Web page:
So here we have several kinds of human activity that are interfering with the natural cycles and transfer of chemicals and energy through the plant and animal kingdoms, as well as through the food chains:

  • the whole industrialisation process, which releases excessive carbon dioxide and other toxic pollutants into the air;
  • the use of pesticides to enhance agricultural production, which has killed off bees and other insects and also birds;
  • intensive farming methods which have eliminated hedgerows and thus the bird species which rely on them for nests and food;
  • the feeding of processed animal products to herbivores;
  • the expansion in the use of exfoliants, which get into rivers and seas and work their way up through the food chain;
  • the introduction of non-native species into other countries;
  • deforestation and land clearance.

And these have not been the only human activities to do this. Humans also exploit the animal kingdom, sometimes in very cruel ways, in order to make money for themselves and this has also put some species at risk of extinction.  This exploitation includes killing elephants for ivory, rhinos for their horns, sharks for their fins, bears for their bile, pangolins and forest mammals for their meat and capturing baby monkeys and other primates, some from rare species, to sell in markets. Some species, such as the tiger, are currently threatened because of habitat loss or fragmentation. Forests where the tiger lives are cleared for agricultural activity, such as growing palm oil. Many other species are also in danger because of habitat loss (orang utan, elephant, rhino, polar bear etc).  As I write, we hear about a huge fire in the country of Indonesia, originally started to clear forest for the planting of palm oil crops, but now burning out of control, leaving a smoky haze over a wide area.  Indonesia is the only habitat for the endangered orang utan, as well as the rare Bornean white-bearded gibbon, sun bears and pangolins.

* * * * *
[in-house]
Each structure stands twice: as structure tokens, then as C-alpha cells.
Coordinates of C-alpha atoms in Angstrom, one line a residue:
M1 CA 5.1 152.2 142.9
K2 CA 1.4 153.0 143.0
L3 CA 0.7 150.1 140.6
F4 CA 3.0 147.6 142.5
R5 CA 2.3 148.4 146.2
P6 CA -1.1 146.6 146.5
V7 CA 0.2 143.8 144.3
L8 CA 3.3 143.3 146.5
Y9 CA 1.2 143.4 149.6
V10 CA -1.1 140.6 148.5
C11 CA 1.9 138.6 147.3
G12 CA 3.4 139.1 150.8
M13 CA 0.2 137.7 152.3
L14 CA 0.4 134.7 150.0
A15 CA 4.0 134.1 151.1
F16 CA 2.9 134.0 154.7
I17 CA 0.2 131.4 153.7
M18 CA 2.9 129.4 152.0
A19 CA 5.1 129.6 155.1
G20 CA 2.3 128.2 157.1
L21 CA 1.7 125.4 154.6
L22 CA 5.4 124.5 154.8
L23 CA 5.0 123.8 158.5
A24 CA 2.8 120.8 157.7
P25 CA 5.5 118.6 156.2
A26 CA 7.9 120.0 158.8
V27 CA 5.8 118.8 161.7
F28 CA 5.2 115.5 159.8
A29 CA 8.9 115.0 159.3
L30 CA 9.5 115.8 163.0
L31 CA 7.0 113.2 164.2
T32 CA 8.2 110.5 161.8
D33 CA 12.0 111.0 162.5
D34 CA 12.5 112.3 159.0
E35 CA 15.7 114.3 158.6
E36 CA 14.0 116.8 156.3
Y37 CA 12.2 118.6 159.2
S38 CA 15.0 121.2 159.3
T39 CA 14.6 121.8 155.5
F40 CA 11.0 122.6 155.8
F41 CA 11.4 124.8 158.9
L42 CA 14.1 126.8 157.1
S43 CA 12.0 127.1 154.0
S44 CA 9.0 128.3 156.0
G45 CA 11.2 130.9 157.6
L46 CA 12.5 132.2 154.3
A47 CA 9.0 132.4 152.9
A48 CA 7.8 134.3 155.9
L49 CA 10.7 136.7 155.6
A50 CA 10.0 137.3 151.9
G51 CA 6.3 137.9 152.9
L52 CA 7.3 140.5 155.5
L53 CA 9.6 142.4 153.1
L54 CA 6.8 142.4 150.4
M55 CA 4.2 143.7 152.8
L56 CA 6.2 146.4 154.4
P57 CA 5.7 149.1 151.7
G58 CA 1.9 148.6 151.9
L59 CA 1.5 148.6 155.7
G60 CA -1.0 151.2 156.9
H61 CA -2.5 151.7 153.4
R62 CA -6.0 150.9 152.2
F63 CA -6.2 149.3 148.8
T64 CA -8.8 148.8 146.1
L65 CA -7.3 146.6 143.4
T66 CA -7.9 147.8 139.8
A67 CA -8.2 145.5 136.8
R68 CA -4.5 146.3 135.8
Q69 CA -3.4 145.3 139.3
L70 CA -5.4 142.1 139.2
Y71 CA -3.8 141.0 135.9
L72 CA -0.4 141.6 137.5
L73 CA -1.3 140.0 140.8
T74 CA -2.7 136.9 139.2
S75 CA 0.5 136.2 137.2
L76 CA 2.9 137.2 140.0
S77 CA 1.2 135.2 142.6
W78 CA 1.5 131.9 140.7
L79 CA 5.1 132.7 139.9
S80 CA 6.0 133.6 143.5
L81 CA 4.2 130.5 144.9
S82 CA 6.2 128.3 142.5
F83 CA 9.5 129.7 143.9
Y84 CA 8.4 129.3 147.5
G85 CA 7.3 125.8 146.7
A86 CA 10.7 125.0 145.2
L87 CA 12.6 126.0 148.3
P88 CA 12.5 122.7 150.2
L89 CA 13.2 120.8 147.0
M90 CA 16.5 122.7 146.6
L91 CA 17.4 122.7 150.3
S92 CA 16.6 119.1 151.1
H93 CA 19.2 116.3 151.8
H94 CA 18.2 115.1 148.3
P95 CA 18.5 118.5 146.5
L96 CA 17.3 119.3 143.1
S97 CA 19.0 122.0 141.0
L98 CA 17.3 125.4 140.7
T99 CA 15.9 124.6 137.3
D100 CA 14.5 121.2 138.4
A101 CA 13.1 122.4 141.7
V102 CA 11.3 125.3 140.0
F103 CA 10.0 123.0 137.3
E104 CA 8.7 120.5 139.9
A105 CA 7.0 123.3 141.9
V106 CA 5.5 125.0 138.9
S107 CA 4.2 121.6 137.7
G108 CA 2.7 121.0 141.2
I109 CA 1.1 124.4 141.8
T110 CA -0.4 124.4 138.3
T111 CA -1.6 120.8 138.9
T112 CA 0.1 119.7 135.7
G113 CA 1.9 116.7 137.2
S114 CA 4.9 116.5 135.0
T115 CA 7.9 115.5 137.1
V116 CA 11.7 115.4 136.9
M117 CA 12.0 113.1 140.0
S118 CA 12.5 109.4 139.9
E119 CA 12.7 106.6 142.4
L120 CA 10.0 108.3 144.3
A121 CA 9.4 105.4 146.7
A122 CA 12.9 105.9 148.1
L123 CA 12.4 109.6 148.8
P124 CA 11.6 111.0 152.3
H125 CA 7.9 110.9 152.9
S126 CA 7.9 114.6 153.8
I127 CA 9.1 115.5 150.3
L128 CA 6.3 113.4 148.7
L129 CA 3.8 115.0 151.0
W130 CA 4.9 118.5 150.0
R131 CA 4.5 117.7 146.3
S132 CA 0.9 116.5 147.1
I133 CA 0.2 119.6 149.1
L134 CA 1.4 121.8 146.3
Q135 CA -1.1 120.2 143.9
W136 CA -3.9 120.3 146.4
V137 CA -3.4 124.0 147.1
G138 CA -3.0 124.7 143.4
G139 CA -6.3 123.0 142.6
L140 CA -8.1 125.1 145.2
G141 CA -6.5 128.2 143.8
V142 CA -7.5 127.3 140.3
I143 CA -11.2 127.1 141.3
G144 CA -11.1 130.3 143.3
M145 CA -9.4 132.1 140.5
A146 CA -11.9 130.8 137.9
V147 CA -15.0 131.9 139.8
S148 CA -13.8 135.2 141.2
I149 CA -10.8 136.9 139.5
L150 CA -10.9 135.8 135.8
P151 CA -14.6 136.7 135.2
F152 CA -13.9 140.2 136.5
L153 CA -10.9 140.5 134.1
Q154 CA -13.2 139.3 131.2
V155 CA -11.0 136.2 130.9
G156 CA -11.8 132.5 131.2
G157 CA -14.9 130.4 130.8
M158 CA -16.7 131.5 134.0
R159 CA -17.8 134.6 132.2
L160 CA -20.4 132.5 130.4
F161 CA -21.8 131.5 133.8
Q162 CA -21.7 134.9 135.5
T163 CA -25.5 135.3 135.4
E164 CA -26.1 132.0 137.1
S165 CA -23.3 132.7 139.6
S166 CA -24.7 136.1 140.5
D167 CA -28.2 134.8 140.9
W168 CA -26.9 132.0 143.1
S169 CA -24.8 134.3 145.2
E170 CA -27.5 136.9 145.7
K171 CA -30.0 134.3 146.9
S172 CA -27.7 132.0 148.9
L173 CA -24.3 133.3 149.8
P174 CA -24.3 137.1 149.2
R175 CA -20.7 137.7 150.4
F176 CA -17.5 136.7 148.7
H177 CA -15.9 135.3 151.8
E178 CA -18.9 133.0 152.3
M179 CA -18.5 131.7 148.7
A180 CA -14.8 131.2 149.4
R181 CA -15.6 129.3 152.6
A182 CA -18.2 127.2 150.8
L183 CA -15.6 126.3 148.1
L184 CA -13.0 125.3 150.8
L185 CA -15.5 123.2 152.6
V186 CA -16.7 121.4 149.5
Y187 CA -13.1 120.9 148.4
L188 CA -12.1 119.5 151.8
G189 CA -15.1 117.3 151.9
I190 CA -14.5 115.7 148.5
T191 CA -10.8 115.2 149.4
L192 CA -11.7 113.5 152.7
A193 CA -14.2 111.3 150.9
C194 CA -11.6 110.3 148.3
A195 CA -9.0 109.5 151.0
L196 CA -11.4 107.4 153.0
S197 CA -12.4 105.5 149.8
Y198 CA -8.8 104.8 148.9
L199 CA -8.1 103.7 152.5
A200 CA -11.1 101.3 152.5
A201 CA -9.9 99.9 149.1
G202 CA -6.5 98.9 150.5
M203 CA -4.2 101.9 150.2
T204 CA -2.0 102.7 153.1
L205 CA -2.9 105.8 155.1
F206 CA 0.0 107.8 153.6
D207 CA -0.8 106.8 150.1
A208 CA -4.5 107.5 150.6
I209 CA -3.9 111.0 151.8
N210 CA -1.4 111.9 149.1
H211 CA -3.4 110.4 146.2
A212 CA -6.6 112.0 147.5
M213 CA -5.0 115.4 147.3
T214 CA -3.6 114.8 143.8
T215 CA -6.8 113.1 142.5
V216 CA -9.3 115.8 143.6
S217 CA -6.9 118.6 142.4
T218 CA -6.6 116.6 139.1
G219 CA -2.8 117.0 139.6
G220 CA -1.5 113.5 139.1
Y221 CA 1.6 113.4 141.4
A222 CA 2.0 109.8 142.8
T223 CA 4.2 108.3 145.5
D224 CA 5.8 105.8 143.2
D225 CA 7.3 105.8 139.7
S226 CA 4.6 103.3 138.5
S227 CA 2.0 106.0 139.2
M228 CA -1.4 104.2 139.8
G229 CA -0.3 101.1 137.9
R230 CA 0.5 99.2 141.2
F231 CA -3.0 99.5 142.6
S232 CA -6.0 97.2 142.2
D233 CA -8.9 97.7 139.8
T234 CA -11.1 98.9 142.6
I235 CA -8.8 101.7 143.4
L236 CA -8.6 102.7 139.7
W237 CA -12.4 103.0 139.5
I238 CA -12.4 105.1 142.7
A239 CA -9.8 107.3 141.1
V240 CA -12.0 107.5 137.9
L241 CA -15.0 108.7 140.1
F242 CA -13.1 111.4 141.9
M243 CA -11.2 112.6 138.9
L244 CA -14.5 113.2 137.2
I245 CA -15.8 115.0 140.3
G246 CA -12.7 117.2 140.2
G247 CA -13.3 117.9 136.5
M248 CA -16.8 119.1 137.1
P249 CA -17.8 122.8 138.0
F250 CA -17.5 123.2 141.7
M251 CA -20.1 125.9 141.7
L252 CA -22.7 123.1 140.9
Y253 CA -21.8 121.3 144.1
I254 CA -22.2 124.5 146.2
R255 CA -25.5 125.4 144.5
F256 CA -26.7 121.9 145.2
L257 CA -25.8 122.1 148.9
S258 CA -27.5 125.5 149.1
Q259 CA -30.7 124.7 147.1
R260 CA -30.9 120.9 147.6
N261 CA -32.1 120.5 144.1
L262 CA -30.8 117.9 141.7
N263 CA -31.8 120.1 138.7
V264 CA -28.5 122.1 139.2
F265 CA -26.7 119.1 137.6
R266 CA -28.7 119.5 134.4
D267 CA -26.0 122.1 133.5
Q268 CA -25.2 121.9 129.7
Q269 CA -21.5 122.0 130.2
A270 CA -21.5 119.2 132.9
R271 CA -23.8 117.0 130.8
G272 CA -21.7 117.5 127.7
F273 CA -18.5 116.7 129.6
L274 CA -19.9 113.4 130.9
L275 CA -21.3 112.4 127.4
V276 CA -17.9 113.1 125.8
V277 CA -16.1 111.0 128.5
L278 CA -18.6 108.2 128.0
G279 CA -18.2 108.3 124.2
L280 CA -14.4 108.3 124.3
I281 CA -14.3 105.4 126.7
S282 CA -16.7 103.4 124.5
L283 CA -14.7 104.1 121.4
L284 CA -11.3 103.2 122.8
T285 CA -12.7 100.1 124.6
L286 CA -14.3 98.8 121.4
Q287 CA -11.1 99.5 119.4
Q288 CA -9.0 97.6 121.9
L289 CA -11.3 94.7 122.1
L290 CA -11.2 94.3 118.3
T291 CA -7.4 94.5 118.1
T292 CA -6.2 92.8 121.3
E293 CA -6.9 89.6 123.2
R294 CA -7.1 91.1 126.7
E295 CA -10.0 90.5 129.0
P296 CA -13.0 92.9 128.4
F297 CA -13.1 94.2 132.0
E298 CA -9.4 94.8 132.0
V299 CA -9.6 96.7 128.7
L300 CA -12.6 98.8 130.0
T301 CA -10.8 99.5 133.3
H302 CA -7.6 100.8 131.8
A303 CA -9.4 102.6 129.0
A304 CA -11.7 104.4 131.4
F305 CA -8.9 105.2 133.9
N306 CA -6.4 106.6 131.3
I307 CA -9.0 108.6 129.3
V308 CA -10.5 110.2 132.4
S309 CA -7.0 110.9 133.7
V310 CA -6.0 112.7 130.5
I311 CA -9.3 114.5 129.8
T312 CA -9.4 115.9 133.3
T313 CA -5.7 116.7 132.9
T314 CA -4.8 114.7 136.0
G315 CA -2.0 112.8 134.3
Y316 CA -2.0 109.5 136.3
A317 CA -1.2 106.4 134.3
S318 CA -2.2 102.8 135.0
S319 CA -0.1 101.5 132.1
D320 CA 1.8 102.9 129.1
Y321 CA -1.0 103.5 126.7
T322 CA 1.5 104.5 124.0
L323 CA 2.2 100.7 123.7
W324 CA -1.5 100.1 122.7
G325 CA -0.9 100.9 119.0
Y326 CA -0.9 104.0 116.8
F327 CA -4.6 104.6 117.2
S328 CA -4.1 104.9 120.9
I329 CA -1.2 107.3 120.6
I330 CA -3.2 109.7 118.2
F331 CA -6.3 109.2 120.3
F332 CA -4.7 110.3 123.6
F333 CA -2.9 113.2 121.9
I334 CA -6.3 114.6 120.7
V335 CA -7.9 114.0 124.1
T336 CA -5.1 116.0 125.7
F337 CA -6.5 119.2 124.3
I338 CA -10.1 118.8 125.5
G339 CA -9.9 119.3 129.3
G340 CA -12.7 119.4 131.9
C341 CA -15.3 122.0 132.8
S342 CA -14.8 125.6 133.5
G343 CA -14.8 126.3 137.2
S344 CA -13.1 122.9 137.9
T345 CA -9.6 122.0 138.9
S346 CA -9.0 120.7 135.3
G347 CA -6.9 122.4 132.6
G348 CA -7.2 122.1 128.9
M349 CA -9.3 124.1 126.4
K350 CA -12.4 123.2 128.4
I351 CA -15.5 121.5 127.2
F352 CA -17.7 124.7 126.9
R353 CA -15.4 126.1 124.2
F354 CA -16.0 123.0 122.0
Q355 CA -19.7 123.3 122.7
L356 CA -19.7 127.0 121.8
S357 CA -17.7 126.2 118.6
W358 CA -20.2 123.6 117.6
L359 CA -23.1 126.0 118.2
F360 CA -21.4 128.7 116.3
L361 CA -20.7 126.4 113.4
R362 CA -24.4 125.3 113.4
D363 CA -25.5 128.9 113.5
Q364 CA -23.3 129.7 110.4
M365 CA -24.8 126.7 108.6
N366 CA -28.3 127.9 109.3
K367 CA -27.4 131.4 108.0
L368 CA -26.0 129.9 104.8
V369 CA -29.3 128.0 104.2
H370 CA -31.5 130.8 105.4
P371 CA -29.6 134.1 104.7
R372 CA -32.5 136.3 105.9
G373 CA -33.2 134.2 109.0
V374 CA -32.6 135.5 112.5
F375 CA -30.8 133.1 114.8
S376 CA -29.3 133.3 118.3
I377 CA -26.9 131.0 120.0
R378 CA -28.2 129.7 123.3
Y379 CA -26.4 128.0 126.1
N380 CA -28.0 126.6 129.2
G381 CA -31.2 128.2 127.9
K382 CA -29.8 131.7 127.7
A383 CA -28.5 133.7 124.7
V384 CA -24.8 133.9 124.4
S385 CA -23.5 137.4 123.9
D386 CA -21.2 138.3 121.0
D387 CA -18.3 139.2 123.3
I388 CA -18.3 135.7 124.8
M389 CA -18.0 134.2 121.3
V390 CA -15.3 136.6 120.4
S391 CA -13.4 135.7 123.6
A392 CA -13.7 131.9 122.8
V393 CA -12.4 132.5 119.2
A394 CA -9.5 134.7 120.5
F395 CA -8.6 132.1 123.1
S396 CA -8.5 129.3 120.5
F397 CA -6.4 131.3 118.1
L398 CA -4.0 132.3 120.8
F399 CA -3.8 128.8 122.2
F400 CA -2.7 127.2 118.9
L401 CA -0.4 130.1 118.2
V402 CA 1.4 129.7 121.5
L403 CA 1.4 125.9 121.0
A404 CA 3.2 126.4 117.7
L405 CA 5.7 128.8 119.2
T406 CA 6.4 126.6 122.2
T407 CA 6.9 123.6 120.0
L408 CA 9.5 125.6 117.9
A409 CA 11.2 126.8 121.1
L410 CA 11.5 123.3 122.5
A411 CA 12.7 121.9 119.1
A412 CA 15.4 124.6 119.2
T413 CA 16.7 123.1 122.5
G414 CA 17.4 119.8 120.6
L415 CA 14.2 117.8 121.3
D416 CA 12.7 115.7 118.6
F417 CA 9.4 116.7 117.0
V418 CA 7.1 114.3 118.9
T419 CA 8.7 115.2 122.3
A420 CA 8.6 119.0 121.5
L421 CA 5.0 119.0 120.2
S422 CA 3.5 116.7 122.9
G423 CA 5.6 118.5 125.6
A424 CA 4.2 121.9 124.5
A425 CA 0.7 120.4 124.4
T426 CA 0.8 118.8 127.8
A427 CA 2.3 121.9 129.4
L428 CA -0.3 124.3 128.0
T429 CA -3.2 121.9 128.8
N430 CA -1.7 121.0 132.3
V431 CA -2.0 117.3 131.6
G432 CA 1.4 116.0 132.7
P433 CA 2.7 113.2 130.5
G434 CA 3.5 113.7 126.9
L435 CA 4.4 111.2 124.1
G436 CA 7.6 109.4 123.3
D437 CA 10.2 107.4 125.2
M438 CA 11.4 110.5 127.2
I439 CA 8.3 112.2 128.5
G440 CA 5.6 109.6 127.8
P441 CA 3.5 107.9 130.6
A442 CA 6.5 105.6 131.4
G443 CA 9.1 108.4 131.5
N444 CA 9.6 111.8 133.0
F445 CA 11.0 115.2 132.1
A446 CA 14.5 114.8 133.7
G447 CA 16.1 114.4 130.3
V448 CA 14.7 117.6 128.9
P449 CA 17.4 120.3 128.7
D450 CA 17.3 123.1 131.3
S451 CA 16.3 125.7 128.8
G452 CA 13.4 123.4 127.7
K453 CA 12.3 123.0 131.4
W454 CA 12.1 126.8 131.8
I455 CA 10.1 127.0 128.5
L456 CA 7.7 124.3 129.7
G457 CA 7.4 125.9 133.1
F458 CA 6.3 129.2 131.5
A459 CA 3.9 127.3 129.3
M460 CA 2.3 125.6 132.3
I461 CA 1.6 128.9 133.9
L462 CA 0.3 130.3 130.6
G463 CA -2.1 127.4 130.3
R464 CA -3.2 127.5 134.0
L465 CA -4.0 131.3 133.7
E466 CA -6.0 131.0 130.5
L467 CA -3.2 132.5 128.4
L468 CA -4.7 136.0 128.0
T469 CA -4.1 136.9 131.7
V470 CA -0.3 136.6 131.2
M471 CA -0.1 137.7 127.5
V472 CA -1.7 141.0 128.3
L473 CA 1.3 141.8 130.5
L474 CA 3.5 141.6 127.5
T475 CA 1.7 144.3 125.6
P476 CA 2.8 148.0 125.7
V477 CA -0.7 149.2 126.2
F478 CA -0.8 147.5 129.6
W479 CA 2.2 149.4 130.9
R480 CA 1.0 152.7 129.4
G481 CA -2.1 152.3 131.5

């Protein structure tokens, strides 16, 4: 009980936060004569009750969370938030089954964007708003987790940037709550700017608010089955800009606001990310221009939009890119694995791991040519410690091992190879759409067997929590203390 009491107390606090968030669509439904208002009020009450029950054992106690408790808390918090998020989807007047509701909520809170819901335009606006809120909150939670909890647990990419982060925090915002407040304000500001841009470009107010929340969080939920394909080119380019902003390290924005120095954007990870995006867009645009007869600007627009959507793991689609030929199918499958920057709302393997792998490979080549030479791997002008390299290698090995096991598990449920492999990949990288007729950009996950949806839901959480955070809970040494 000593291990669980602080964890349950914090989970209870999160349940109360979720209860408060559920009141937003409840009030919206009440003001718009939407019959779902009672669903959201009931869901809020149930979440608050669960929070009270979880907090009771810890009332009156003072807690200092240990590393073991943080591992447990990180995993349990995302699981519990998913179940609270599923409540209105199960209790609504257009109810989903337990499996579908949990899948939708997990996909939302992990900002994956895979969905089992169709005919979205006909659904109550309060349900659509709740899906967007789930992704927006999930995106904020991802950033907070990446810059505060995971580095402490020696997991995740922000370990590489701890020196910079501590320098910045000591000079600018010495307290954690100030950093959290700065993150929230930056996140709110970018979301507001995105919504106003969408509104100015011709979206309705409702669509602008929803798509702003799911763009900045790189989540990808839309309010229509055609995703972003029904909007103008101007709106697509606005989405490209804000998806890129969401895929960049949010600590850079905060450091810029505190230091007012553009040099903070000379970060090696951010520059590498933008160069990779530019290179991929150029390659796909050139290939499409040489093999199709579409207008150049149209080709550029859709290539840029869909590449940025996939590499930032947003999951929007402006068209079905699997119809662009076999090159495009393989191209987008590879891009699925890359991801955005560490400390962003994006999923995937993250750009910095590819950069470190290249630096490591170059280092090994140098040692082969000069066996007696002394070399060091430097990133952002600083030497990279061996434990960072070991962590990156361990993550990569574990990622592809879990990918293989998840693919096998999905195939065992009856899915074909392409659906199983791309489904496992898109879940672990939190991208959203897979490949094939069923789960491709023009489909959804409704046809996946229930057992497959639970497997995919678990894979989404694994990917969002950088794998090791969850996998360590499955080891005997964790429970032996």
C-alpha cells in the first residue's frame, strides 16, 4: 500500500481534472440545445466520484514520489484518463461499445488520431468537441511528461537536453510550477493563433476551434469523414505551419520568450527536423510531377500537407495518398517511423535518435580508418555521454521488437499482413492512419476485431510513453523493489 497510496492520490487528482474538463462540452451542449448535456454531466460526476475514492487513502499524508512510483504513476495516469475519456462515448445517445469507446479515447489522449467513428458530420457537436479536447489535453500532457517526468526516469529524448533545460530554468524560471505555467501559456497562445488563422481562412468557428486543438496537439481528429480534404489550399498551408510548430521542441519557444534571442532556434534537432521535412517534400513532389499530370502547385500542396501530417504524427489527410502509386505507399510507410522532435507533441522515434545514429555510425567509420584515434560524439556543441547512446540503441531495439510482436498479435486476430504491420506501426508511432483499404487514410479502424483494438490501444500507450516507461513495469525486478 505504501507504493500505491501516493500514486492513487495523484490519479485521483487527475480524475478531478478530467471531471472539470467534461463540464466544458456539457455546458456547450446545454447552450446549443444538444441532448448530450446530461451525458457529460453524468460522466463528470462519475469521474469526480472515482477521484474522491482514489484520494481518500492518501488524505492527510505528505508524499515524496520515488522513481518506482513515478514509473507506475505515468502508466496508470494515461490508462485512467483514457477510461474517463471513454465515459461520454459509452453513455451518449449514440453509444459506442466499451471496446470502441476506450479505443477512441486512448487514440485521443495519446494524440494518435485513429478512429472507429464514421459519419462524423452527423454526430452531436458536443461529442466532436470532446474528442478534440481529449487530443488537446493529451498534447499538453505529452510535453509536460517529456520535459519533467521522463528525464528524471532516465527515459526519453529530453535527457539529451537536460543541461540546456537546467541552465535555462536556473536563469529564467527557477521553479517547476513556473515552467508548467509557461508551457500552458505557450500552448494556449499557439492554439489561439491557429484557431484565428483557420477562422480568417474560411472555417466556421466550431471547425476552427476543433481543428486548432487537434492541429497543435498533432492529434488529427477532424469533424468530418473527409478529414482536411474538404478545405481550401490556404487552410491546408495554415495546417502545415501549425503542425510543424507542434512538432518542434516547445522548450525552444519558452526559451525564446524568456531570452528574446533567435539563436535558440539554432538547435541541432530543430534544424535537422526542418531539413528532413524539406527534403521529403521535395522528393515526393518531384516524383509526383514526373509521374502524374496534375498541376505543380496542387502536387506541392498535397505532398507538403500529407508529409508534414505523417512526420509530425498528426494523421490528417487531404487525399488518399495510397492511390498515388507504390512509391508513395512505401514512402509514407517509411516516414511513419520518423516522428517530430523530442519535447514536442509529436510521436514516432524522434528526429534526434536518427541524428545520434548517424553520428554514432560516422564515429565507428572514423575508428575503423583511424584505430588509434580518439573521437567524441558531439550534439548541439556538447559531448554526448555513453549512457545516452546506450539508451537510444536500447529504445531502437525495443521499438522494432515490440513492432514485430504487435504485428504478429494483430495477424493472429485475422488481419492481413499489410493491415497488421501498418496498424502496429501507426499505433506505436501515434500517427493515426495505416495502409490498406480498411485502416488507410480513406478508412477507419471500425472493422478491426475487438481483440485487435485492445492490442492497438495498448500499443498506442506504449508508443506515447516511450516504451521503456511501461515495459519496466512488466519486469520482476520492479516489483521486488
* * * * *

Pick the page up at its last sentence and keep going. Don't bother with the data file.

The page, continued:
Global warming has led to the melting of the ice caps and a subsequent rise of sea levels, so that some island nations are at risk of disappearing into the sea. Scientists have predicted that global average surface temperatures are likely to rise by 3-4˚ within the lifespan of today’s teenagers, though there are efforts to keep it down to below 1.5˚.   The BBC recently reported that, as 2015 has been a particularly hot year, the average global temperature is likely to increase above 1˚ for the first time14. In a later chapter I will discuss the efforts being made at UN level to keep the temperature rise below 1.5˚.

 Fig. 10 – increases in global average temperature since 1860

Temperatures

From: www.bbc.co.uk (GCSE Bitesize)

Recent reports, described in the Guardian, have demonstrated that global temperatures in 2016 have been the hottest since records began15  so that 2016 is likely to be the hottest on record, with 2015 was the hottest year on record before that and 2014 the hottest year before that.